COVID-19 is double jeopardy for the hardest-to-reach out-of-school children.
The figures are stark. In the 15 countries where Educate A Child (EAC) operates, close to 144 million primary school children are not in school1 ; the majority (103 million) are in Asia.
Luckily, most will be back as soon as school doors open. Those who were already out of school aren’t counted in these numbers.
Marginalized children fare worst during crises
The negative impact of COVID-19, while horrendous across the globe, will be absolutely devastating to marginalized out-of-school children and their families. Accessing potable water to wash their hands once a day is already a serious struggle, let alone several times a day!
Their meager meals were dependent on parents’ daily labor, which is no longer possible. Their governments are unlikely to be able to provide essential safety nets; for example, the World Bank asserts that sub-Saharan Africa has been significantly impacted and growth forecasts have been revised downward from 2.4% in 2019 to -2.1% to -5.1% in 2020”. The World Economic Forum predicts that the pandemic could push an additional half a billion people into poverty.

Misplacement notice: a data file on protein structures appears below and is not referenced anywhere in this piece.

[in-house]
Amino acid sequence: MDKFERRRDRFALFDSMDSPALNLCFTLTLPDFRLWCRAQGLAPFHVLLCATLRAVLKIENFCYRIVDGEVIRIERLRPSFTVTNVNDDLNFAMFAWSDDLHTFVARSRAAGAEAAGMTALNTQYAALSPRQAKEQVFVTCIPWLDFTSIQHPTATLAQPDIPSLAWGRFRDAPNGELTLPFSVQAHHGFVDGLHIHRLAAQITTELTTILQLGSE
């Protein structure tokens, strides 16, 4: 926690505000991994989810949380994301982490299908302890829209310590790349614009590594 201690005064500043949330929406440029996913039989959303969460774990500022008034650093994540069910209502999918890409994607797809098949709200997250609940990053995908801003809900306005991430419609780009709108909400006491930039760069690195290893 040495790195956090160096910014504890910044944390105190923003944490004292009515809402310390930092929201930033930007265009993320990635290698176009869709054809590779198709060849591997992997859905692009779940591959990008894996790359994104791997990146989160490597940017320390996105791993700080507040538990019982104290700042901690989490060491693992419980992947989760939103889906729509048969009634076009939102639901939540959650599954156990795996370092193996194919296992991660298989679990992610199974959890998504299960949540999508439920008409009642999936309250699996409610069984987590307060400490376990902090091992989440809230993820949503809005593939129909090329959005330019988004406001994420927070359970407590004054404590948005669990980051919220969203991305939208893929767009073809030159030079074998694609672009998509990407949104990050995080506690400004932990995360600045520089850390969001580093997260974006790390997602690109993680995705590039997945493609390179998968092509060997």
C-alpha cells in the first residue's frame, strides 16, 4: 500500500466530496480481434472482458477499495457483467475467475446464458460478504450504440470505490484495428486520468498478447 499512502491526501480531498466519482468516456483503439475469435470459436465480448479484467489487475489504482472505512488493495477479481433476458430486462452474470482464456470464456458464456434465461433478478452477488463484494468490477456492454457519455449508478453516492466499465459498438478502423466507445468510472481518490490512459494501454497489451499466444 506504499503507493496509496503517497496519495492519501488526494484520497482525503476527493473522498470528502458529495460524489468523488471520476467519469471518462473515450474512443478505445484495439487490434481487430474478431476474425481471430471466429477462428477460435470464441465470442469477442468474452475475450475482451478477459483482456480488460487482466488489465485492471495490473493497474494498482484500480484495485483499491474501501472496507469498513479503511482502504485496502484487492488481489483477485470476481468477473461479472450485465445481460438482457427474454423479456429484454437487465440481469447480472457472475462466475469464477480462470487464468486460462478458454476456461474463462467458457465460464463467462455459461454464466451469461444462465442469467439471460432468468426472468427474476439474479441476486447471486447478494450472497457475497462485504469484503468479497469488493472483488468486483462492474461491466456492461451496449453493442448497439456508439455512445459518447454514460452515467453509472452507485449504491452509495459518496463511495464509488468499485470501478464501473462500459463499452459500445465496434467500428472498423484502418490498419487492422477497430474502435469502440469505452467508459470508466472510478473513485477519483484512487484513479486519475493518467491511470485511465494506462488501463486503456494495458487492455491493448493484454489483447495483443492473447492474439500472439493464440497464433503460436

For children who were not in school to begin with, this is, indeed, double jeopardy. They will undoubtedly become even more impoverished, their nutrition will likely be compromised and they may be subjected to increased violence and exploitation.
A crisis of global scale
Calls for more investment, especially in education, are needed, but may not be sufficient in many instances.
This global crisis, of which education is a part, has forced many to reflect on the strengths and weaknesses of our society; it has led us to consider what really matters and why.
The economic consequences are not yet fully understood, but we know they will be grave and that each government and almost every establishment will be looking for funds to cover the most basic of its needs.
When it comes to funding to support already weakened education systems, our sector will have to clamor along with all the others for resource allocation. Development partners may have to tighten their belts. Frankly, the chances of significant increases to education ministries across the globe are minimal unless we can justify their importance, which is both essential and possible.